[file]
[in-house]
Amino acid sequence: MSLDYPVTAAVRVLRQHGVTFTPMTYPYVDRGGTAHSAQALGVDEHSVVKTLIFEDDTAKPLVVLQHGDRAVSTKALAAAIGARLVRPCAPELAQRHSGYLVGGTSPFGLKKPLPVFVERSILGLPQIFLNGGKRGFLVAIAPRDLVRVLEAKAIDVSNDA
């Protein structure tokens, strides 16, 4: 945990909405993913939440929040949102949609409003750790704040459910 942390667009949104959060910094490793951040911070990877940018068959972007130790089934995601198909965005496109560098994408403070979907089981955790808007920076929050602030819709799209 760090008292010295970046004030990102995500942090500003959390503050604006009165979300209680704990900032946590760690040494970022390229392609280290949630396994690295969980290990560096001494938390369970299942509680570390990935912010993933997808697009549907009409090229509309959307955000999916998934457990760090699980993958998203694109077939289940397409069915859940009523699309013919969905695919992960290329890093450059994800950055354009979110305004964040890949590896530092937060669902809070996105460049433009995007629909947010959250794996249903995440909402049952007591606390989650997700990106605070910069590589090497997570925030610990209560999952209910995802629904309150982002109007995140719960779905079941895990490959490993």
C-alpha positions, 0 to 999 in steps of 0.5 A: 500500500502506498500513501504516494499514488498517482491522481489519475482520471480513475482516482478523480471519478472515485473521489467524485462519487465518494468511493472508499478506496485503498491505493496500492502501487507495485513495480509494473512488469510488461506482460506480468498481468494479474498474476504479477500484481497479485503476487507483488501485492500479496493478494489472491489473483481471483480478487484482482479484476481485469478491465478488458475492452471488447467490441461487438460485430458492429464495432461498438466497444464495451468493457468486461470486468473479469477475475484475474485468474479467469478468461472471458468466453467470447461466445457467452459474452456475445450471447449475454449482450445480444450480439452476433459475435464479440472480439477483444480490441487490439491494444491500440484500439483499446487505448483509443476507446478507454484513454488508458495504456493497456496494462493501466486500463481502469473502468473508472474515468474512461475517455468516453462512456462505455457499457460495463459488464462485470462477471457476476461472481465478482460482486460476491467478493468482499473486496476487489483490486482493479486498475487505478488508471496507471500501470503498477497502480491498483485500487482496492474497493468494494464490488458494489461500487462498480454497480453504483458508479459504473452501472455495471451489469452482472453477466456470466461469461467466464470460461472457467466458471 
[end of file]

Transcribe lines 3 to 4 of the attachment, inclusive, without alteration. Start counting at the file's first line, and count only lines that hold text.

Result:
């Protein structure tokens, strides 16, 4: 945990909405993913939440929040949102949609409003750790704040459910 942390667009949104959060910094490793951040911070990877940018068959972007130790089934995601198909965005496109560098994408403070979907089981955790808007920076929050602030819709799209 760090008292010295970046004030990102995500942090500003959390503050604006009165979300209680704990900032946590760690040494970022390229392609280290949630396994690295969980290990560096001494938390369970299942509680570390990935912010993933997808697009549907009409090229509309959307955000999916998934457990760090699980993958998203694109077939289940397409069915859940009523699309013919969905695919992960290329890093450059994800950055354009979110305004964040890949590896530092937060669902809070996105460049433009995007629909947010959250794996249903995440909402049952007591606390989650997700990106605070910069590589090497997570925030610990209560999952209910995802629904309150982002109007995140719960779905079941895990490959490993």
C-alpha positions, 0 to 999 in steps of 0.5 A: 500500500502506498500513501504516494499514488498517482491522481489519475482520471480513475482516482478523480471519478472515485473521489467524485462519487465518494468511493472508499478506496485503498491505493496500492502501487507495485513495480509494473512488469510488461506482460506480468498481468494479474498474476504479477500484481497479485503476487507483488501485492500479496493478494489472491489473483481471483480478487484482482479484476481485469478491465478488458475492452471488447467490441461487438460485430458492429464495432461498438466497444464495451468493457468486461470486468473479469477475475484475474485468474479467469478468461472471458468466453467470447461466445457467452459474452456475445450471447449475454449482450445480444450480439452476433459475435464479440472480439477483444480490441487490439491494444491500440484500439483499446487505448483509443476507446478507454484513454488508458495504456493497456496494462493501466486500463481502469473502468473508472474515468474512461475517455468516453462512456462505455457499457460495463459488464462485470462477471457476476461472481465478482460482486460476491467478493468482499473486496476487489483490486482493479486498475487505478488508471496507471500501470503498477497502480491498483485500487482496492474497493468494494464490488458494489461500487462498480454497480453504483458508479459504473452501472455495471451489469452482472453477466456470466461469461467466464470460461472457467466458471 